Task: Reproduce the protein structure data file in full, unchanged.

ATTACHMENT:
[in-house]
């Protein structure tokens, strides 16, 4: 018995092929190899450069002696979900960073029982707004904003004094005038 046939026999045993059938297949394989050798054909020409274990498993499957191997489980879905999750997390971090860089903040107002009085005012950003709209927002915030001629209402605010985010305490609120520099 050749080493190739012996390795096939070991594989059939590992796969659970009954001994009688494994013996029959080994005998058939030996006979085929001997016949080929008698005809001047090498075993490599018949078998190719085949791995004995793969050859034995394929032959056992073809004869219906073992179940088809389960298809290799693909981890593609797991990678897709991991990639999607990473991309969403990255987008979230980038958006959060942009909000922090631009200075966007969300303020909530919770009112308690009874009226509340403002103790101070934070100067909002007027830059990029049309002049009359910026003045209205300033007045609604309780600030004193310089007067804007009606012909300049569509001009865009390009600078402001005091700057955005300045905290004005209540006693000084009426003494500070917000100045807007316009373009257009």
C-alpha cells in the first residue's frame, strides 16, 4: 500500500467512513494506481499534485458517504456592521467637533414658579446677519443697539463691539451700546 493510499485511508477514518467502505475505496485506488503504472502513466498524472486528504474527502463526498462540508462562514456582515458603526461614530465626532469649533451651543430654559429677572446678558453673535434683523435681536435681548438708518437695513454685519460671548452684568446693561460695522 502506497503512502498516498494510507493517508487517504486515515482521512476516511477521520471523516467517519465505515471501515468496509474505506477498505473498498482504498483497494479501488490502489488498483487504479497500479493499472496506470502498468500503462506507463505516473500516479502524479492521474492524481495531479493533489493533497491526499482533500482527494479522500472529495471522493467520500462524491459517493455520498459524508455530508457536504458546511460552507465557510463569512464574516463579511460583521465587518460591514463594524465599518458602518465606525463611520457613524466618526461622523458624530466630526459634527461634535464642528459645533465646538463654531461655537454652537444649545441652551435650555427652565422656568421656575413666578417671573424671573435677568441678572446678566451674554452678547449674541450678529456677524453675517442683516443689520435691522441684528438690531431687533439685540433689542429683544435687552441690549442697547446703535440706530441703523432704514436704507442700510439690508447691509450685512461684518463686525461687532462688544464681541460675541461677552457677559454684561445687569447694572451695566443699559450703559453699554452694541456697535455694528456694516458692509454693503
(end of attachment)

[in-house]
């Protein structure tokens, strides 16, 4: 018995092929190899450069002696979900960073029982707004904003004094005038 046939026999045993059938297949394989050798054909020409274990498993499957191997489980879905999750997390971090860089903040107002009085005012950003709209927002915030001629209402605010985010305490609120520099 050749080493190739012996390795096939070991594989059939590992796969659970009954001994009688494994013996029959080994005998058939030996006979085929001997016949080929008698005809001047090498075993490599018949078998190719085949791995004995793969050859034995394929032959056992073809004869219906073992179940088809389960298809290799693909981890593609797991990678897709991991990639999607990473991309969403990255987008979230980038958006959060942009909000922090631009200075966007969300303020909530919770009112308690009874009226509340403002103790101070934070100067909002007027830059990029049309002049009359910026003045209205300033007045609604309780600030004193310089007067804007009606012909300049569509001009865009390009600078402001005091700057955005300045905290004005209540006693000084009426003494500070917000100045807007316009373009257009």
C-alpha cells in the first residue's frame, strides 16, 4: 500500500467512513494506481499534485458517504456592521467637533414658579446677519443697539463691539451700546 493510499485511508477514518467502505475505496485506488503504472502513466498524472486528504474527502463526498462540508462562514456582515458603526461614530465626532469649533451651543430654559429677572446678558453673535434683523435681536435681548438708518437695513454685519460671548452684568446693561460695522 502506497503512502498516498494510507493517508487517504486515515482521512476516511477521520471523516467517519465505515471501515468496509474505506477498505473498498482504498483497494479501488490502489488498483487504479497500479493499472496506470502498468500503462506507463505516473500516479502524479492521474492524481495531479493533489493533497491526499482533500482527494479522500472529495471522493467520500462524491459517493455520498459524508455530508457536504458546511460552507465557510463569512464574516463579511460583521465587518460591514463594524465599518458602518465606525463611520457613524466618526461622523458624530466630526459634527461634535464642528459645533465646538463654531461655537454652537444649545441652551435650555427652565422656568421656575413666578417671573424671573435677568441678572446678566451674554452678547449674541450678529456677524453675517442683516443689520435691522441684528438690531431687533439685540433689542429683544435687552441690549442697547446703535440706530441703523432704514436704507442700510439690508447691509450685512461684518463686525461687532462688544464681541460675541461677552457677559454684561445687569447694572451695566443699559450703559453699554452694541456697535455694528456694516458692509454693503